B.t. Babbitt, Inc., Plaintiff-appellee, v. Marshall S. Lachner, Defendant-appellant, 332 F.2d 255 (2d Cir. 1964)Annotate this Case
Marshall C. Berger, of Weil, Gotshal & Manges, New York City (Gabriel Kaslow, New York City, of counsel), for plaintiff-appellee.
Patricia Hatry, of Davis, Gilbert, Levine & Schwartz, New York City (Joshua Levine, of counsel), for defendant-appellant.
Before WATERMAN, KAUFMAN and MARSHALL, Circuit Judges.
KAUFMAN, Circuit Judge.
The primary issues involved in this appeal relate to the computation of "short-swing" profits recoverable by plaintiff B. T. Babbitt, Inc., in an action brought under § 16(b) of the Securities Exchange Act against its former president and director, Marshall S. Lachner. After a trial without a jury, the District Court awarded Babbitt profits of $30,194.12, with interest. For reasons to be explained shortly, we find this amount to be excessive, and we accordingly modify the judgment.
Although essentially undisputed, the relevant facts are somewhat complex. Thus, the stipulations reveal that Lachner served as president and director of Babbitt from December 4, 1957 through June 15, 1960. "In order to induce Lachner to enter this contract of employment," an agreement of December 16, 1957 granted the defendant options to purchase 50,000 shares of Babbitt common stock; these options were first exercisable on or after December 4, 1958, and enabled Lachner, if still a Babbitt employee on that date, to purchase 10,000 shares for 95% of the market price on December 16, 1957, or at $3.44375 per share.
On April 30, 1958, Lachner acquired 591.06 shares of Babbitt Series "B" Preferred Stock by private purchase at the price of $40 per share. As stipulated by the parties, the preferred had a $50 par value, and was convertible into common — at the rate of 8.2 shares of common for each share of preferred — at any time between the date of Lachner's purchase and June 30, 1959. The preferred was redeemable — but not before September 1, 1959 — at $50 per share plus accrued dividends.
The first transaction to give rise to the present suit occurred on November 5, 1958, when Lachner converted the preferred into 4,846 shares of Babbitt common stock. Based on his $40 acquisition price for the preferred, the common, in effect, was purchased at a cost to Lachner of $4.878 per share, while the market price for common on this date was $8.6875. Approximately four months thereafter, on March 6, 1959, Lachner's wife sold 4,600 shares of Babbitt common, at the then market price of $8.625 per share; the parties have agreed that for present purposes, this sale may be attributed to Lachner.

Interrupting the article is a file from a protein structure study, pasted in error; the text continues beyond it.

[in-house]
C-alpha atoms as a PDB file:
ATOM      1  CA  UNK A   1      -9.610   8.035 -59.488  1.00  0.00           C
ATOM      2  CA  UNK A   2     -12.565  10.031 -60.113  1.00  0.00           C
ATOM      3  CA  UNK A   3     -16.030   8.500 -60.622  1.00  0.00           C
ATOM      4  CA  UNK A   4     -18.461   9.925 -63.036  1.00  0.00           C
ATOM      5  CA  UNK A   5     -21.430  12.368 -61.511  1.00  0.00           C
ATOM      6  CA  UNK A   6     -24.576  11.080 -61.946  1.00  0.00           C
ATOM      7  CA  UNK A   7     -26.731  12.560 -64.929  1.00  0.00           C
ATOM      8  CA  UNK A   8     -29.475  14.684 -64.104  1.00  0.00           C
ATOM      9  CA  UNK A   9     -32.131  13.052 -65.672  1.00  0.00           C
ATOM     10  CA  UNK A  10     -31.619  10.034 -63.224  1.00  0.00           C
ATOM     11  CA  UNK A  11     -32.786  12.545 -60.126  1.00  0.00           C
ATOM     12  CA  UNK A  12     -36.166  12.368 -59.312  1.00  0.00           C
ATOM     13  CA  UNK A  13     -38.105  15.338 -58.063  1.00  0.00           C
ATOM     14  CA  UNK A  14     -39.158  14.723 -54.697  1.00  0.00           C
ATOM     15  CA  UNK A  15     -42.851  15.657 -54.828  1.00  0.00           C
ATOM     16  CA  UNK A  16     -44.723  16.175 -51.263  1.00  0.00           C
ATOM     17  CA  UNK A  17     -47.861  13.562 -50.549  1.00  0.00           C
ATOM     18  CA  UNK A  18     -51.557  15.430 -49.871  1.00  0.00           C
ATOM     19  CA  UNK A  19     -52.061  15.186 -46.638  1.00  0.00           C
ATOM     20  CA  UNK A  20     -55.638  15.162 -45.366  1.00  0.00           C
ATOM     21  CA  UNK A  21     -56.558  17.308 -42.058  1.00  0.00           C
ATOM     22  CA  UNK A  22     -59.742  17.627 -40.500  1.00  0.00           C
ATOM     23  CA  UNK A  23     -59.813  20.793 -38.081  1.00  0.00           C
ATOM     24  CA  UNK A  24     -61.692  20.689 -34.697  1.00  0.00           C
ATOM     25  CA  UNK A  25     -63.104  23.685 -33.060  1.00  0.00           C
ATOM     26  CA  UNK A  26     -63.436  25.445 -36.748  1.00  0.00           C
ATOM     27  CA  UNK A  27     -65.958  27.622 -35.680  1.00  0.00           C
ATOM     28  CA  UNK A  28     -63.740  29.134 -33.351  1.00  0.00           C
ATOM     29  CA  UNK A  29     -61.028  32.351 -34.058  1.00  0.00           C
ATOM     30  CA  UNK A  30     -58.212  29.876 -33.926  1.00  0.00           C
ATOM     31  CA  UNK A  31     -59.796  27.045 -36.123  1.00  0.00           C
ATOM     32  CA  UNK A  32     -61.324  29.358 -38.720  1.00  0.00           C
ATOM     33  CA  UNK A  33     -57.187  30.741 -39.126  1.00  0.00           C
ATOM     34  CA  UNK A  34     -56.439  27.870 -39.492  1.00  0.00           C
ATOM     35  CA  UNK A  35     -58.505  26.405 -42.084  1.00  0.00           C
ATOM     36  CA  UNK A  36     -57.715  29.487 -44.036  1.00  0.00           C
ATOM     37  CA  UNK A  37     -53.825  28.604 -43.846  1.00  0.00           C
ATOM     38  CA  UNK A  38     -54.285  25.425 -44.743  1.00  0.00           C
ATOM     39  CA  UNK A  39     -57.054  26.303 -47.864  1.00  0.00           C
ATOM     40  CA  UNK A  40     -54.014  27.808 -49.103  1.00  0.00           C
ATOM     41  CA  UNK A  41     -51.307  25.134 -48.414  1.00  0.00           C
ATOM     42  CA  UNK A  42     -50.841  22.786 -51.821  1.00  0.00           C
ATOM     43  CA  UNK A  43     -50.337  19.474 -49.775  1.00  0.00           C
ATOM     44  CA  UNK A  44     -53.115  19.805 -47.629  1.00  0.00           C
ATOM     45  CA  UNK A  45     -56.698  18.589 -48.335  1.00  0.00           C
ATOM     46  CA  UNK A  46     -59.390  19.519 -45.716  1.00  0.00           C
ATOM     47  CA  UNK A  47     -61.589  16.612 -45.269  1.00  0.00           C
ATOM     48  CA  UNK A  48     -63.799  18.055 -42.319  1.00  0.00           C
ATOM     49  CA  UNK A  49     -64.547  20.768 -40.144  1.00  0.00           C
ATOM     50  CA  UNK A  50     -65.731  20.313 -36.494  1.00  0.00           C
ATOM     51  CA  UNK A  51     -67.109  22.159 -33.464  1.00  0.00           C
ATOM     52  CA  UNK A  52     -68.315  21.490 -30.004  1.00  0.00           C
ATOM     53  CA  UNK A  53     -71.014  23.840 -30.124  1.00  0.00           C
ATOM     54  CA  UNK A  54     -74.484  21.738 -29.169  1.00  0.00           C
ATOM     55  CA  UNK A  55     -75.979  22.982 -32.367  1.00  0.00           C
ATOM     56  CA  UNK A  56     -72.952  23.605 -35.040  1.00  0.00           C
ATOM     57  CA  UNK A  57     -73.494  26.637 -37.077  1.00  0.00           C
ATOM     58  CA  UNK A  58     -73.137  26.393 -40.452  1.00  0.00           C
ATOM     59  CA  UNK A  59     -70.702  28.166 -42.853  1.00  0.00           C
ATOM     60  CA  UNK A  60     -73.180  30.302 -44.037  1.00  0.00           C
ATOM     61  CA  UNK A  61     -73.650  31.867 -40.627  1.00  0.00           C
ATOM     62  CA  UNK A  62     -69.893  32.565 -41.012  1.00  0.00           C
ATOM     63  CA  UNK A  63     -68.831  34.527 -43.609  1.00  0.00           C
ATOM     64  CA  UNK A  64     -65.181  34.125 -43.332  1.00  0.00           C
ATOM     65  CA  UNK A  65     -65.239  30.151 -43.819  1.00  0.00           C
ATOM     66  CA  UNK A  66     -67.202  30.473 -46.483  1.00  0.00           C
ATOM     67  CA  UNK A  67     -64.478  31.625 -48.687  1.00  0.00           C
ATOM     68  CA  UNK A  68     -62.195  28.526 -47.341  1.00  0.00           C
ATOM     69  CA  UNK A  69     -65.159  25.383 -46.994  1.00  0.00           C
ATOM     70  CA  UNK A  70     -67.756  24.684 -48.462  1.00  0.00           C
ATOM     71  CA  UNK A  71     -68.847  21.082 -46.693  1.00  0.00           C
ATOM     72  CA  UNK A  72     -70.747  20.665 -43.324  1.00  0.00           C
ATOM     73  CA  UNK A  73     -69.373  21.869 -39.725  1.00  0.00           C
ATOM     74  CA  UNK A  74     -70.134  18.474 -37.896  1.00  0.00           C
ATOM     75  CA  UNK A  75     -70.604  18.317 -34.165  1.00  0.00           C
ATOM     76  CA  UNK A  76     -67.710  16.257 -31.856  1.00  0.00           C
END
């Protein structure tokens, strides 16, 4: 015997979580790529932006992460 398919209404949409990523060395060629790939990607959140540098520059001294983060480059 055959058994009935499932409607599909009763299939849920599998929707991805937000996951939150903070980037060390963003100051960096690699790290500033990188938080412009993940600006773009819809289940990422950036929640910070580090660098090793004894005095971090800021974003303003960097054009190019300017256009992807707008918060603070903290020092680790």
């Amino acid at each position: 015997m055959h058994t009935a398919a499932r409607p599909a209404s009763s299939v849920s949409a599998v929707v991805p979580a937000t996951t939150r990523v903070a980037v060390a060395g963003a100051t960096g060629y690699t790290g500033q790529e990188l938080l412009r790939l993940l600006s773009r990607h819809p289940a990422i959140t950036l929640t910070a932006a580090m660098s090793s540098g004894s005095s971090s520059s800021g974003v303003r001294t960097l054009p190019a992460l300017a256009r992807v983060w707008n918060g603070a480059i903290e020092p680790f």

One week later, on March 13, 1959, Lachner exercised the option granted to him at the commencement of his employment, and purchased 10,000 shares of common at the option price of $3.44375 per share. And finally, to round out the list of relevant but complicated transactions, Lachner sold 5,749 shares of common on May 6, 1959, at a price of $9.7945 per share.
In the words of § 16(b), any profit by an officer or director "from any purchase and sale, or any sale and purchase" of his corporation's equity securities "within any period of less than six months * * * shall inure to and be recoverable by" the corporation. As we explained in Smolowe v. Delendo Corp., 136 F.2d 231, 148 A.L.R. 300 (2d Cir.), cert denied, 320 U.S. 751, 64 S. Ct. 56, 88 L. Ed. 446 (1943), the section "was designed to protect the `outside' stockholders against at least short-swing speculation by insiders with advance information." 136 F.2d at 235. The statute is prophylactic in operation; even absent proof that inside information was, in fact, used, the short-term profits of an officer-director dealing in his corporation's securities must be forfeited to the corporation. Smolowe v. Delendo Corp., supra.
Save for one contention to be considered shortly, therefore, we are not primarily concerned here with determining Babbitt's right to Lachner's profits, but rather with fixing the precise amount of profits to which Babbitt is entitled. On appeal, Babbitt concedes that the District Court erred in its computations, and offers an alternative method of analysis which yields a roughly comparable result. But while we agree that the District Court's computations cannot be accepted, we are unable, in the main, to adopt Babbitt's suggested alternatives; our reasons for so deciding are set forth below.